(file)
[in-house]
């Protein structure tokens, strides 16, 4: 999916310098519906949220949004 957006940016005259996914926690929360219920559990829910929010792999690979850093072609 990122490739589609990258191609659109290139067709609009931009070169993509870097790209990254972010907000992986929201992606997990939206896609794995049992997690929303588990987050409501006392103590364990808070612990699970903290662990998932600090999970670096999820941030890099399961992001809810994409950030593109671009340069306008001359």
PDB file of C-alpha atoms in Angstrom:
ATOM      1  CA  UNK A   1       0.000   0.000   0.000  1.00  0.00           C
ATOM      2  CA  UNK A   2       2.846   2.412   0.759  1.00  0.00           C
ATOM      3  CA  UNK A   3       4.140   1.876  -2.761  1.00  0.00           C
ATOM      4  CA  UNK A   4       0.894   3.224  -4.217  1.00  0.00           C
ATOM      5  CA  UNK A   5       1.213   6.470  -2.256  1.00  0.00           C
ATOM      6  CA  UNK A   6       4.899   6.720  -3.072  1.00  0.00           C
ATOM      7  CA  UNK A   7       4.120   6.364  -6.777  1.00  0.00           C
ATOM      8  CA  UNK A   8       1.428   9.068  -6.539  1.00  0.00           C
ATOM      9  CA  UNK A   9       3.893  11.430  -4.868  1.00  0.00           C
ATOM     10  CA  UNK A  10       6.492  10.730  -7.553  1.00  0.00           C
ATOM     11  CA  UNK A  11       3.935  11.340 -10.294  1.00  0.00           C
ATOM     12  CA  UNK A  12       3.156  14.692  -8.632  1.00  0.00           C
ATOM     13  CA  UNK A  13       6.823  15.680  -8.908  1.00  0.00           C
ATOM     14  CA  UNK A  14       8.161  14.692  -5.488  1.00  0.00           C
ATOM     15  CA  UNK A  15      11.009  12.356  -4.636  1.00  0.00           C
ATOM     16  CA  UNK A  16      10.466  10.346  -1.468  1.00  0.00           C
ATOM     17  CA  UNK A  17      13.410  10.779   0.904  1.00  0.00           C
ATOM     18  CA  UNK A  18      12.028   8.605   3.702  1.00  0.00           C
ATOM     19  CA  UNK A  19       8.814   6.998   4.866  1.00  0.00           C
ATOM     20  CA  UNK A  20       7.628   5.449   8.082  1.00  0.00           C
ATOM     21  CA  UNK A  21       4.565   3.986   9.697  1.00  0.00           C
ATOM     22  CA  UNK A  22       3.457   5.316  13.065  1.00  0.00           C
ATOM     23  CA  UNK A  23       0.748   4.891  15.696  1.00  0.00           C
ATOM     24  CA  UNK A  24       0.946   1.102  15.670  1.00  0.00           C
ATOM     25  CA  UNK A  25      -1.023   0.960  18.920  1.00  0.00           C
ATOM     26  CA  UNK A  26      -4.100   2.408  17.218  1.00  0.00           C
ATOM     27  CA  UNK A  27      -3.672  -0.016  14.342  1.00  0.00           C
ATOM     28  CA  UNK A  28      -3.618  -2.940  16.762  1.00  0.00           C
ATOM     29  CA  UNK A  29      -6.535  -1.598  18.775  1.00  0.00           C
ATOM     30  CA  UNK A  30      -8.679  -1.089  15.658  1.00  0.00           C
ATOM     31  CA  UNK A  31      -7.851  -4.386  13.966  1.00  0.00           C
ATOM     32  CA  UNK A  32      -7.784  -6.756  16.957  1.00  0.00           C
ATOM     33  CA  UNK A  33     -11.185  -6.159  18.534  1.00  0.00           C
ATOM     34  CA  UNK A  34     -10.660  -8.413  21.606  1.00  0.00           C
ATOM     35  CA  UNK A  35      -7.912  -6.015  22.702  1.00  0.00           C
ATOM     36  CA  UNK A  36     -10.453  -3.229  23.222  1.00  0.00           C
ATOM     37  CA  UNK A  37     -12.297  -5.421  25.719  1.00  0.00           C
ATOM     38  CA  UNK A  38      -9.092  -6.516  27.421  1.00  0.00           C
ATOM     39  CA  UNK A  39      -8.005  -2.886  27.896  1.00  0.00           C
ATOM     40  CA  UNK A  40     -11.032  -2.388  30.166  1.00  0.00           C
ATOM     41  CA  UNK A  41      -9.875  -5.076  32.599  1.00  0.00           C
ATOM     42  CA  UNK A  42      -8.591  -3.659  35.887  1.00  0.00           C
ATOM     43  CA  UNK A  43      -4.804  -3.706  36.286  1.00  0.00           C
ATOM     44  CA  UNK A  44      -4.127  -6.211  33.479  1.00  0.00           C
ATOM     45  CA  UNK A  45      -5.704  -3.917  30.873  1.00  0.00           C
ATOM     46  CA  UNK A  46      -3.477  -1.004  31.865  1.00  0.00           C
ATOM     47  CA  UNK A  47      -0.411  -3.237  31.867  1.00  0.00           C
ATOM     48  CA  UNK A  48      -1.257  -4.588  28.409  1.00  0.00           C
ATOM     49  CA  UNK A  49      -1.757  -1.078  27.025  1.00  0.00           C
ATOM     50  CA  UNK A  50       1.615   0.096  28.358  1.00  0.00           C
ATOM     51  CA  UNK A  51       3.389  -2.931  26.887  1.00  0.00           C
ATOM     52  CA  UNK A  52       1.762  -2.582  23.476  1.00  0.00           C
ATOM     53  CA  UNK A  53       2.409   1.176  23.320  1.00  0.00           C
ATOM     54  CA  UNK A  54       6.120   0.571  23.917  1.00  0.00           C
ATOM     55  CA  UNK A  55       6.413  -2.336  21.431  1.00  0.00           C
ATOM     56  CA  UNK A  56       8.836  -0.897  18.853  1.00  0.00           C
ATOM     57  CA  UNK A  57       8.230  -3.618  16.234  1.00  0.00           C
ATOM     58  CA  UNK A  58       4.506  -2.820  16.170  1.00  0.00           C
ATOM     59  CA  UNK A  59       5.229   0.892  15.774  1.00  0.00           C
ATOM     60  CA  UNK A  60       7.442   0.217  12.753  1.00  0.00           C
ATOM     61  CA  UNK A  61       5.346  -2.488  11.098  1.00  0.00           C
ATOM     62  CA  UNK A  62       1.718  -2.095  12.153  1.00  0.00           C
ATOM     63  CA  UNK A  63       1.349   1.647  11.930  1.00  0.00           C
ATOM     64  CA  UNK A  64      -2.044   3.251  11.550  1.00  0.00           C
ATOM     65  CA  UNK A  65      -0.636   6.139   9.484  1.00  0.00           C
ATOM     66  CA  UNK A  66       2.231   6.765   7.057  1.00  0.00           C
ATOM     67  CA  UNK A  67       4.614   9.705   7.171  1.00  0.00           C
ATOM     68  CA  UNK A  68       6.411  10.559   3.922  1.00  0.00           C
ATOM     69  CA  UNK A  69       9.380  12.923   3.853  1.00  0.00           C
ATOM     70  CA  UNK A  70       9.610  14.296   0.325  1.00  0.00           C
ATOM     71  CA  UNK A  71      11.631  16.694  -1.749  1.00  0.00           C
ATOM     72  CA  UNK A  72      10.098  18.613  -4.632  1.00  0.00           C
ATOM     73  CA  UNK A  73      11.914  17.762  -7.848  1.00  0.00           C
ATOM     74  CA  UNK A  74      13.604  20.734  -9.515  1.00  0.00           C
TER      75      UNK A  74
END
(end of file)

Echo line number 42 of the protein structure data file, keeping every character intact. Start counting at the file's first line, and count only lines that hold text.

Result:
ATOM     39  CA  UNK A  39      -8.005  -2.886  27.896  1.00  0.00           C